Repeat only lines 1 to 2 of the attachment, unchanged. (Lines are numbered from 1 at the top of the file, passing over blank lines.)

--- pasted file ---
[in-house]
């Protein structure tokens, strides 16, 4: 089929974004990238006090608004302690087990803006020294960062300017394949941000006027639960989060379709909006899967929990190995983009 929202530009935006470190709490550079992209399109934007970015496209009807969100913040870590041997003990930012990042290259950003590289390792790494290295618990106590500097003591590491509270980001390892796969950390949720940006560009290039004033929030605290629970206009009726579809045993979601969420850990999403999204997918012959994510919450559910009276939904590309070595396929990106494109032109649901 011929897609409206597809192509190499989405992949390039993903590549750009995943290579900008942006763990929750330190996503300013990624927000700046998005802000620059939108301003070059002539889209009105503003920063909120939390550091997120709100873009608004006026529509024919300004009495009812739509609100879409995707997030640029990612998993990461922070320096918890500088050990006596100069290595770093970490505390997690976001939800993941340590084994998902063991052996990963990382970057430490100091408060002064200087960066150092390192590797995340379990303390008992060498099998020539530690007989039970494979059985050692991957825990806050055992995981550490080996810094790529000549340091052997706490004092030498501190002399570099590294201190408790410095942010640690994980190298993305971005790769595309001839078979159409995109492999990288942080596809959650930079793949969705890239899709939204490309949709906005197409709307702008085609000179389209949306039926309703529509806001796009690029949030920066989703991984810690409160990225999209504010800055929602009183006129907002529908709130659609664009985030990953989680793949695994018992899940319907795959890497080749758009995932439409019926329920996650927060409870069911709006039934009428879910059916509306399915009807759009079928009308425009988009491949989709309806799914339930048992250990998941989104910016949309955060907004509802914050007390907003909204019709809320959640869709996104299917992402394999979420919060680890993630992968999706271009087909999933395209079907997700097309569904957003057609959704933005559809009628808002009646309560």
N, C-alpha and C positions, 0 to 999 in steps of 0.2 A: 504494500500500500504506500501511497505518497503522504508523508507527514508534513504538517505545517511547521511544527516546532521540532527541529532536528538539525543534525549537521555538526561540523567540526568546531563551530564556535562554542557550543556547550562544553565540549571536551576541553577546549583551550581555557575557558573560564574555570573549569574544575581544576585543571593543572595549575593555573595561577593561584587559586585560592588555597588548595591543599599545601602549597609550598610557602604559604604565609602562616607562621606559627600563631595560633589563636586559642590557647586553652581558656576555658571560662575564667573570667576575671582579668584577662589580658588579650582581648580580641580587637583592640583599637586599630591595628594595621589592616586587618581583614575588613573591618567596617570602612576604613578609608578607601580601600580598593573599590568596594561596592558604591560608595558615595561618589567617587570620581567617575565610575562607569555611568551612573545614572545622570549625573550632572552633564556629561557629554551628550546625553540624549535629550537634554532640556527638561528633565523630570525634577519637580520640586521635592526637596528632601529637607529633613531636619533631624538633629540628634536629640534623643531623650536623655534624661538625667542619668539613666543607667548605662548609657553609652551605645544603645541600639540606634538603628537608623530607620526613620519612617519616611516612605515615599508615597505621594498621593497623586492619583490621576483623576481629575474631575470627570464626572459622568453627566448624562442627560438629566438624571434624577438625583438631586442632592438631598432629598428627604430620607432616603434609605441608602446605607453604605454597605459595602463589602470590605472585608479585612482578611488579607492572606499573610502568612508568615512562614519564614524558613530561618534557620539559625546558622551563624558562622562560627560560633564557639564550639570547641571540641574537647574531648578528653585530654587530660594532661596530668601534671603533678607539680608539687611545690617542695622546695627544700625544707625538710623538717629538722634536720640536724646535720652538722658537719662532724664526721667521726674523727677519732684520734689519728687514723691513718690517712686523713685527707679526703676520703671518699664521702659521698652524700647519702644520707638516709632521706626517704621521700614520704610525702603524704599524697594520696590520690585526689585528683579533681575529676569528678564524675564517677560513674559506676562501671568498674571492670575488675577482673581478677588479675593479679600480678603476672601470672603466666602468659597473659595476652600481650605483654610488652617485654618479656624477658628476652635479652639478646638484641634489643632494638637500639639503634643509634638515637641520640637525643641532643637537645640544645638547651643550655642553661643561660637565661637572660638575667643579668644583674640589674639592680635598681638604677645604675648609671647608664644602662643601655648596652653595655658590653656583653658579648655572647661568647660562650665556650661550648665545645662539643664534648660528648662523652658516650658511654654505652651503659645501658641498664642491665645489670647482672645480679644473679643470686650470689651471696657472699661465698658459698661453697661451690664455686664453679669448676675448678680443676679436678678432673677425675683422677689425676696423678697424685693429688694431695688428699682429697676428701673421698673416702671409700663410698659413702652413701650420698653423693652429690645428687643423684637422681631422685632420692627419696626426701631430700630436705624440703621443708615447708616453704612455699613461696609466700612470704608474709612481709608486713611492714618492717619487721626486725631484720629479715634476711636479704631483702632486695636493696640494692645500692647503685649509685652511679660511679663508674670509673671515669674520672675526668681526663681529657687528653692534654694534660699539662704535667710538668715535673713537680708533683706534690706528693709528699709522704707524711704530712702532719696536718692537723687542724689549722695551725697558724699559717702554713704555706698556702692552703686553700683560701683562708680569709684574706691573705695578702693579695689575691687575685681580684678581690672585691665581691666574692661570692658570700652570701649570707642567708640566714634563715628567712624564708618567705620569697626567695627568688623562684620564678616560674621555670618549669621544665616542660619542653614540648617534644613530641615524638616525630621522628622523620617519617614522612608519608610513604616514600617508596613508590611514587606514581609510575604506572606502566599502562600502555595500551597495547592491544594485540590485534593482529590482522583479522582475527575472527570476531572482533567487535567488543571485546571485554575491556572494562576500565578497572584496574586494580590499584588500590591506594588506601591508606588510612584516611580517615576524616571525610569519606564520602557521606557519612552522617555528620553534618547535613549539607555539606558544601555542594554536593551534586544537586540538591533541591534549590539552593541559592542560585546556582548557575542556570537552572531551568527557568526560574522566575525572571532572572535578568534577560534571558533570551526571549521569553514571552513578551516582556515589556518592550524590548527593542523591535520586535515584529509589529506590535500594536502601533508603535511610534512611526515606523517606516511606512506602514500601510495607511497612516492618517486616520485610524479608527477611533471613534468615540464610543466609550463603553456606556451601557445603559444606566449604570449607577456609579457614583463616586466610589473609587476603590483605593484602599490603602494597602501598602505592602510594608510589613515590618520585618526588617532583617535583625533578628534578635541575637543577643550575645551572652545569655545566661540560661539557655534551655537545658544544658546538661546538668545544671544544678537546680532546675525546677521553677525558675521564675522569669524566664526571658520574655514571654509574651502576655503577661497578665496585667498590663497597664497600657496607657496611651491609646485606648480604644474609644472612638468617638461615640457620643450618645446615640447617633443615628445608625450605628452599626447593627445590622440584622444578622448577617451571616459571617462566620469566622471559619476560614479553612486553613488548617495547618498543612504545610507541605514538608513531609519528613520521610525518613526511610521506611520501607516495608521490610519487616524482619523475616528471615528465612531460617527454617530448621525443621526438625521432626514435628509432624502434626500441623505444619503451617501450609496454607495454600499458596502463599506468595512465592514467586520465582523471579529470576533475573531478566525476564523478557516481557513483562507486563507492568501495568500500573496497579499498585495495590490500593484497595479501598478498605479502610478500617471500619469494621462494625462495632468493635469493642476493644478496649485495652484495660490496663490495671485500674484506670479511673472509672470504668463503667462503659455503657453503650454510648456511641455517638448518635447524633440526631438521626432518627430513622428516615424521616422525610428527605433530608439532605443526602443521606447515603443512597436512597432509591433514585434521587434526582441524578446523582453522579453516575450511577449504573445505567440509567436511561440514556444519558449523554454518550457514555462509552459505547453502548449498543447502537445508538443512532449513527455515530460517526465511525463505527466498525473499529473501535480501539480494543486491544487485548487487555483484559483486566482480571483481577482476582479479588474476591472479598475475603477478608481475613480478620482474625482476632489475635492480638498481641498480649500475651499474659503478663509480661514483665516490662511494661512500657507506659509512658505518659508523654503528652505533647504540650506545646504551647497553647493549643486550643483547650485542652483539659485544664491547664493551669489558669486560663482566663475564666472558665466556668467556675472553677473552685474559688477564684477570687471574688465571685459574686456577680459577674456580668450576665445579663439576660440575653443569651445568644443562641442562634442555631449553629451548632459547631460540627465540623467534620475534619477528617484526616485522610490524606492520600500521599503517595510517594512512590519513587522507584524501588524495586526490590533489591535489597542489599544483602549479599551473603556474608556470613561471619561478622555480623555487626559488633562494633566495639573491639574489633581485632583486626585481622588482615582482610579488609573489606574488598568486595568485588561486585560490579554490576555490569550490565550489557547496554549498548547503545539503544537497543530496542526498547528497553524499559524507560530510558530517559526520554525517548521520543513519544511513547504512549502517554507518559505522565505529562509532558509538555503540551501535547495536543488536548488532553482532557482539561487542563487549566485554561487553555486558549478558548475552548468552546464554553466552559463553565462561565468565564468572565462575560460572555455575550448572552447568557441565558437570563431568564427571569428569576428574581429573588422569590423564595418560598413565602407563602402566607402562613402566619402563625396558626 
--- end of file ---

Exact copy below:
[in-house]
């Protein structure tokens, strides 16, 4: 089929974004990238006090608004302690087990803006020294960062300017394949941000006027639960989060379709909006899967929990190995983009 929202530009935006470190709490550079992209399109934007970015496209009807969100913040870590041997003990930012990042290259950003590289390792790494290295618990106590500097003591590491509270980001390892796969950390949720940006560009290039004033929030605290629970206009009726579809045993979601969420850990999403999204997918012959994510919450559910009276939904590309070595396929990106494109032109649901 011929897609409206597809192509190499989405992949390039993903590549750009995943290579900008942006763990929750330190996503300013990624927000700046998005802000620059939108301003070059002539889209009105503003920063909120939390550091997120709100873009608004006026529509024919300004009495009812739509609100879409995707997030640029990612998993990461922070320096918890500088050990006596100069290595770093970490505390997690976001939800993941340590084994998902063991052996990963990382970057430490100091408060002064200087960066150092390192590797995340379990303390008992060498099998020539530690007989039970494979059985050692991957825990806050055992995981550490080996810094790529000549340091052997706490004092030498501190002399570099590294201190408790410095942010640690994980190298993305971005790769595309001839078979159409995109492999990288942080596809959650930079793949969705890239899709939204490309949709906005197409709307702008085609000179389209949306039926309703529509806001796009690029949030920066989703991984810690409160990225999209504010800055929602009183006129907002529908709130659609664009985030990953989680793949695994018992899940319907795959890497080749758009995932439409019926329920996650927060409870069911709006039934009428879910059916509306399915009807759009079928009308425009988009491949989709309806799914339930048992250990998941989104910016949309955060907004509802914050007390907003909204019709809320959640869709996104299917992402394999979420919060680890993630992968999706271009087909999933395209079907997700097309569904957003057609959704933005559809009628808002009646309560």